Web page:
WEOS Finger Lakes Public Radio

Noelle E.C. Evans

Noelle E. C. Evans is a general assignment reporter/producer for WXXI News with a background in documentary filmmaking and education.

Noelle worked in Quito, Ecuador, for a Venezuelan media organization during a critical time in the country’s history. She has a nuanced understanding of the need for freedom of the press, and is conversational in Spanish.

Noelle is a BBC Grace Wyndham Goldie scholar and has worked with BBC Radio Wales and the BBC World Service. She received her M.A. in International Journalism from Cardiff University in Wales – one of the top ten ranking journalism schools in the UK. Noelle was awarded the university’s USA Excellence Scholarship in 2016.

She began as an intern at WXXI in 2014.

Canada is opening their border to vaccinated U.S. travelers on August 9, but while cannabis is now legal in New York state and Canada, it’s still illegal to take it between the two locations.

Since Canada legalized cannabis in 2018, Mike Niezgoda with U.S. Customs and Border Protection said there have been a number of smuggling cases.

“We had an incursion that came via helicopter that landed in Grand Island, just north of Buffalo,” he said.

“Physical beatings were a matter of course. Food deprivation occurred almost all the time. People ask me, ‘What was your overall feeling of this place?’ And I say, ‘Well, it was hunger,' ” said Doug George, whose Akwasasne Mohawk name is Kanentiio.

Kanentiio, whose name means “handsome pine,” describes life at an Indian boarding school, also known as a residential school, in the 1960s. 

A fatal illness called Chronic Wasting Disease which affects white tail deer was detected 5 miles from New York state’s border with Pennsylvania this week. 

It's untreatable and highly contagious to animals like deer, elk, and caribou. The positive case was located at a captive shooting site in Warren County, Pennsylvania. It was taken from the site last December and recently confirmed positive for CWD.


Editor's Note: a previous version of the story indicated that the event would happen Wednesday night, however the actual lunar eclipse took place at 4:18AM Pacific Time.


Cornell University’s prison educational programs have been on hold during the pandemic, but a theater professor has found a way to keep connected with incarcerated people.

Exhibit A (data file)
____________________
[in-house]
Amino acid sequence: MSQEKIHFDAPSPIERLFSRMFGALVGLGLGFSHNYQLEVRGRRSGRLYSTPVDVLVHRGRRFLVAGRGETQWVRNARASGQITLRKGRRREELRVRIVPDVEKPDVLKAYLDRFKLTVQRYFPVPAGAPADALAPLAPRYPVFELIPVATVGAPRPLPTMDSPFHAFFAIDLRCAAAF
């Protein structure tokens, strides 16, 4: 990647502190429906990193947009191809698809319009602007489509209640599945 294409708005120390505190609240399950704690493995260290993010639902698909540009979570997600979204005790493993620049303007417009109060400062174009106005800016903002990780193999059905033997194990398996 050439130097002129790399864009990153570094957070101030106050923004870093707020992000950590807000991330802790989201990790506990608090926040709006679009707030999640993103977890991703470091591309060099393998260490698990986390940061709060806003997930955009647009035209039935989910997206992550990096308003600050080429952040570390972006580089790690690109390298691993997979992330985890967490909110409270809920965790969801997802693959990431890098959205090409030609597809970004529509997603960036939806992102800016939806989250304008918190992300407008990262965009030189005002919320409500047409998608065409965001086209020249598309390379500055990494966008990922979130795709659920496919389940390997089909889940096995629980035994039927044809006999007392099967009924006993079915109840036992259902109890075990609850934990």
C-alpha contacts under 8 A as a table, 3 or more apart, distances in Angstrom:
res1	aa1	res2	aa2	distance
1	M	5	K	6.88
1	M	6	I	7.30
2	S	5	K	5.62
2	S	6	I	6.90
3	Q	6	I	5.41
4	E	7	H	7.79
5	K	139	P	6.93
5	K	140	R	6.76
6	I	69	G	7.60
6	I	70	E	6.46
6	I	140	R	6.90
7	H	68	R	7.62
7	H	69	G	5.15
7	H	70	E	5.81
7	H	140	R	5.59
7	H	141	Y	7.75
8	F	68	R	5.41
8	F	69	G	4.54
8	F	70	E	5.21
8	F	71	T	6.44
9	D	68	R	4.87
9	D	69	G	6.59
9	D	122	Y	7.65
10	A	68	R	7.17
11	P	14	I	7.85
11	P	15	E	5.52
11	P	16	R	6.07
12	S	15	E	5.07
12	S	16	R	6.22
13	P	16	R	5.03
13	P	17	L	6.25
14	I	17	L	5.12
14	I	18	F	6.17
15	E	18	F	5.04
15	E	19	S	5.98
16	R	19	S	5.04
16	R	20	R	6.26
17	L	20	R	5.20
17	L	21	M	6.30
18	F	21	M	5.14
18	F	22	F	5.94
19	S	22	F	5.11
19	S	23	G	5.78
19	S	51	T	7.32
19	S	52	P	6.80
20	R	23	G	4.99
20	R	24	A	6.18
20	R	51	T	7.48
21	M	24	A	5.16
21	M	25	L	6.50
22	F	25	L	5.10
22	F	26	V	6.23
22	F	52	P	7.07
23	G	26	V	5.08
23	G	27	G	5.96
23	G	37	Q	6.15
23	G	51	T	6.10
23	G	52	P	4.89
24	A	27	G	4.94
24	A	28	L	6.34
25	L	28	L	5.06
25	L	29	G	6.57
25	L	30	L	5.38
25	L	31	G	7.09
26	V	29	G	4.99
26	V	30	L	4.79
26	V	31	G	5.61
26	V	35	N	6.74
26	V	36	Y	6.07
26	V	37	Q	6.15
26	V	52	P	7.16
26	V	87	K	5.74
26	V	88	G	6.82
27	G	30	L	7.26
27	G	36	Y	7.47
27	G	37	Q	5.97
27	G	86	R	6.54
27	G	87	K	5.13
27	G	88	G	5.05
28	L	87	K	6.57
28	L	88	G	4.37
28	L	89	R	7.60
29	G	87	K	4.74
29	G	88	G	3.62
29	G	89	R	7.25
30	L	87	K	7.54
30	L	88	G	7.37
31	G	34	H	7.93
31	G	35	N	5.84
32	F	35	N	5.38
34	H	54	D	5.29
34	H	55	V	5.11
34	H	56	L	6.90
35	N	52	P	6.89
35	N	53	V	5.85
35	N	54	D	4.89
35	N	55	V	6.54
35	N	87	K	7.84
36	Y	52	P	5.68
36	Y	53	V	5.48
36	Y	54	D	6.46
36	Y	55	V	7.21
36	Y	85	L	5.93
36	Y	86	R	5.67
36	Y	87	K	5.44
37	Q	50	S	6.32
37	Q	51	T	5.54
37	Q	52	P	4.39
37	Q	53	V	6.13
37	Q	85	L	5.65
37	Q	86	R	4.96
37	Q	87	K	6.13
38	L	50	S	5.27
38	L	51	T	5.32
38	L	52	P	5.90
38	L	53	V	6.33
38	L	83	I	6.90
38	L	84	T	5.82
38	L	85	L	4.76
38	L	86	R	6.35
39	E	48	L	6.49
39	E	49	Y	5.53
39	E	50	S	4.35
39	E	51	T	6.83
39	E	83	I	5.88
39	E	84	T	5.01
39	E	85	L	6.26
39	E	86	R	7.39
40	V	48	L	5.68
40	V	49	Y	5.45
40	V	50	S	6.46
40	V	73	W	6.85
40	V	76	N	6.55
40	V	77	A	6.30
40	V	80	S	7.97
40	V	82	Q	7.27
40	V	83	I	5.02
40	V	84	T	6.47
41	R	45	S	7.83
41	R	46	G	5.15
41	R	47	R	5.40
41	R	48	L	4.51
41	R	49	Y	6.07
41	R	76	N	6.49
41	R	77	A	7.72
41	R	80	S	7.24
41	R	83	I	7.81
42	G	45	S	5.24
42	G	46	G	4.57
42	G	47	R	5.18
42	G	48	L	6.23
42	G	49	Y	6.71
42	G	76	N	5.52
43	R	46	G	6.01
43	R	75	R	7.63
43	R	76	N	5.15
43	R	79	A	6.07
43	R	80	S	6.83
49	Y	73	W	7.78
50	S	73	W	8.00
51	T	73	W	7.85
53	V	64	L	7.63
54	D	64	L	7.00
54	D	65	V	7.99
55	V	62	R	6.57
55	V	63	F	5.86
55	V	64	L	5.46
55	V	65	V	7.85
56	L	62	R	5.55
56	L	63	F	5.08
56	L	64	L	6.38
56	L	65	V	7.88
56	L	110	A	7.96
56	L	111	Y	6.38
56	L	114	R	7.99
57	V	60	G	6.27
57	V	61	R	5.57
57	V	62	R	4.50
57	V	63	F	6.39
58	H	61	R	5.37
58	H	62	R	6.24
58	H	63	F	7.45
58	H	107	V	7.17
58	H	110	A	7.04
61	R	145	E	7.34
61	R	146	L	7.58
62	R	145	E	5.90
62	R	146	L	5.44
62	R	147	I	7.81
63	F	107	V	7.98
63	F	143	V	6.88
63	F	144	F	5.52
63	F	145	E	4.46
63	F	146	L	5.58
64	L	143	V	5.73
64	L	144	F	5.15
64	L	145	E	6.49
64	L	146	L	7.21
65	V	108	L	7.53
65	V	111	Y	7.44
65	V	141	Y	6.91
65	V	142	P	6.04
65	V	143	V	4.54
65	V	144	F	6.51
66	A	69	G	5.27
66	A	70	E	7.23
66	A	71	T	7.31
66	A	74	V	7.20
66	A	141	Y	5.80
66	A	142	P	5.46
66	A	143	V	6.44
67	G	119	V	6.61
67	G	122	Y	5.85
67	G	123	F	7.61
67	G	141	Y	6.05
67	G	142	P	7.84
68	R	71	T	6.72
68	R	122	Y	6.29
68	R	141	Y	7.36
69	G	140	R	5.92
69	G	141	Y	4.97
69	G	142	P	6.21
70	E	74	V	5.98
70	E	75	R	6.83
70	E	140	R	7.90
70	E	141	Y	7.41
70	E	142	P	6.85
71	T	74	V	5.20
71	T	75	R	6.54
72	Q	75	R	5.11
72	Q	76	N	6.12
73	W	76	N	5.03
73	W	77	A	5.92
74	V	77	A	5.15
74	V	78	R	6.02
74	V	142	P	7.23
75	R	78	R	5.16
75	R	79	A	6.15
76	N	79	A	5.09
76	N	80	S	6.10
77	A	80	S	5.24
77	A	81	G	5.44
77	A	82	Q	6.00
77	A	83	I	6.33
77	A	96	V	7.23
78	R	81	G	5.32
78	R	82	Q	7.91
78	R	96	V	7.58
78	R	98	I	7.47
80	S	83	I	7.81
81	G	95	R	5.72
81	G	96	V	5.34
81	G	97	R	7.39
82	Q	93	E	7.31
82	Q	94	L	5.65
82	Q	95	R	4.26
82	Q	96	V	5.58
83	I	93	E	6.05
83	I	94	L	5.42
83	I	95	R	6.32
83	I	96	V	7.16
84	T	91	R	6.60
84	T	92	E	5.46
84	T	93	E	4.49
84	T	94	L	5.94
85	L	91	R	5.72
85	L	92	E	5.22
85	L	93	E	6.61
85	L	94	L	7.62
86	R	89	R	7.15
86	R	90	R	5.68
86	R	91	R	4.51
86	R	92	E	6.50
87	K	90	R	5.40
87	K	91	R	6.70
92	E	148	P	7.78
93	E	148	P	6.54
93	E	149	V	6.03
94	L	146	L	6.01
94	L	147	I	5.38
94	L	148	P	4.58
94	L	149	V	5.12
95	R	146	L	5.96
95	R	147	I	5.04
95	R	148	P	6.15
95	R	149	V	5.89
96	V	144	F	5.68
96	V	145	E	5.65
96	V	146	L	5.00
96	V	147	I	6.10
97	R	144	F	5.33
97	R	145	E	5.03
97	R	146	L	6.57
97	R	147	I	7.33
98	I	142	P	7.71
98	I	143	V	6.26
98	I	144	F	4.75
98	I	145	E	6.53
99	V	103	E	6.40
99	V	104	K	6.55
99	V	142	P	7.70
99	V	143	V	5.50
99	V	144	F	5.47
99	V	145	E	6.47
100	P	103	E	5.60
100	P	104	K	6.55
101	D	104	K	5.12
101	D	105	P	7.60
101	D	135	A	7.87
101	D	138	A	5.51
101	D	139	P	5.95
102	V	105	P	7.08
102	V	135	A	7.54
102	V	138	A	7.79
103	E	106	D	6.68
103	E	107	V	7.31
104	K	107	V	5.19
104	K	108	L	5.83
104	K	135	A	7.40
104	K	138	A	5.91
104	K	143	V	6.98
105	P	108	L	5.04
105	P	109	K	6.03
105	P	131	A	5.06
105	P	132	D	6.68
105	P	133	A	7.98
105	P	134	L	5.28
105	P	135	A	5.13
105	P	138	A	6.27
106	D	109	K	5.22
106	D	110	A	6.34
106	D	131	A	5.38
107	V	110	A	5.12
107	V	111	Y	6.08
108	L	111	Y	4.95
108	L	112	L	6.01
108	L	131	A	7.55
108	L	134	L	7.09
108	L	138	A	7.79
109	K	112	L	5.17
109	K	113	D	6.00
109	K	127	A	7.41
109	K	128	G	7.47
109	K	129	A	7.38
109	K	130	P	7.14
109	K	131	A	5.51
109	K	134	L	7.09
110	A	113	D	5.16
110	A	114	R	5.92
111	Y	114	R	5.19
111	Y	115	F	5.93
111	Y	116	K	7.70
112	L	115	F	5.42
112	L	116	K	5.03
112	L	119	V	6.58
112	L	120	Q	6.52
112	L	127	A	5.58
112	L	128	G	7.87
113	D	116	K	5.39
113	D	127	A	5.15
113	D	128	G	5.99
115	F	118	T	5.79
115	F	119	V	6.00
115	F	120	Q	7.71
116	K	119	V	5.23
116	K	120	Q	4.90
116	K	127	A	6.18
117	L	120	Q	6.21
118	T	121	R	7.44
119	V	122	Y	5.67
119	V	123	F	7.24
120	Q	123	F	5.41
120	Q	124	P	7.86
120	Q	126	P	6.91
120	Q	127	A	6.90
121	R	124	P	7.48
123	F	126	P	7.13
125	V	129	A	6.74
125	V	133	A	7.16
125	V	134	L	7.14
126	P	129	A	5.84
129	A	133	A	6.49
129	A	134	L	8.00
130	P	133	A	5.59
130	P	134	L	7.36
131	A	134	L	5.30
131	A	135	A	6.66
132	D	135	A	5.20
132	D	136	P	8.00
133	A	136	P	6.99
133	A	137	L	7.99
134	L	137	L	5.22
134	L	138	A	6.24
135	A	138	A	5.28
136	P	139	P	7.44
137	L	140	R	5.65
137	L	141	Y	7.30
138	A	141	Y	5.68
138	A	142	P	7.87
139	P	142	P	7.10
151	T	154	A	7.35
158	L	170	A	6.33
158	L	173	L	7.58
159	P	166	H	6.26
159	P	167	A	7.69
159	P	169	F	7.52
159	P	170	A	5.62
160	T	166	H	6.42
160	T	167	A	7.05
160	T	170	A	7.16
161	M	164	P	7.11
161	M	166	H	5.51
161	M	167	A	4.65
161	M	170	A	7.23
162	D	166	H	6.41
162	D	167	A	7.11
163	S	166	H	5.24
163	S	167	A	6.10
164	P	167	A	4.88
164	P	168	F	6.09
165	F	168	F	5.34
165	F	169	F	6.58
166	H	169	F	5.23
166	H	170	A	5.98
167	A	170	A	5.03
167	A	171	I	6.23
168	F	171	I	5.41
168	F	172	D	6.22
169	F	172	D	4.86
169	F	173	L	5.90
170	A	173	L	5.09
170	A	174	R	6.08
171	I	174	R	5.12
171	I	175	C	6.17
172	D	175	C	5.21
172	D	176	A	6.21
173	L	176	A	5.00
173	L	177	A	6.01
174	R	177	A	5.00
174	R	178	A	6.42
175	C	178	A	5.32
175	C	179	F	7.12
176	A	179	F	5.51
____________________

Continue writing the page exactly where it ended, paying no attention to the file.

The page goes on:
For decades, performing arts professor Bruce Levitt has used theater as a way to engage with people who are incarcerated. 

A new federal program will provide low-income residents with a monthly subsidy to help pay for internet service.

The Emergency Broadband Benefit Program will provide a monthly subsidy of up to $50 to eligible residents to pay for internet services, and up to $75 for households on Native American territories.

Health care workers around the globe have endured prolonged trauma throughout the pandemic. Long shifts. Difficult cases. At times hospital rooms and hallways overflowing with patients with no end in sight.

While psychology experts warn that there are early indicators of post-traumatic stress disorder among medical workers, there are also newly proposed roads to healing.

Thirty detainees have tested positive for the coronavirus at the Buffalo Federal Detention Facility in Batavia, the center’s second COVID-19 outbreak since the pandemic began.

Phyllis Siembor and her 15-year-old goddaughter stopped by a candy shop this week with two red envelopes -- and a purpose.

The envelopes contained valentines for a 9-year-old girl whom Rochester police officers handcuffed and pepper-sprayed during a mental health crisis two weeks ago.


With the development of the COVID-19 vaccine, conspiracy theories have been rampant: There's a microchip inside of it. It'll alter your DNA. It will actually give you COVID-19.

They're simply not true, said Dr. Nancy Bennett with the Finger Lakes COVID-19 Vaccine Taskforce. 

“There’s no microchip," Bennett said. "It will not have any impact on your DNA and yourself.”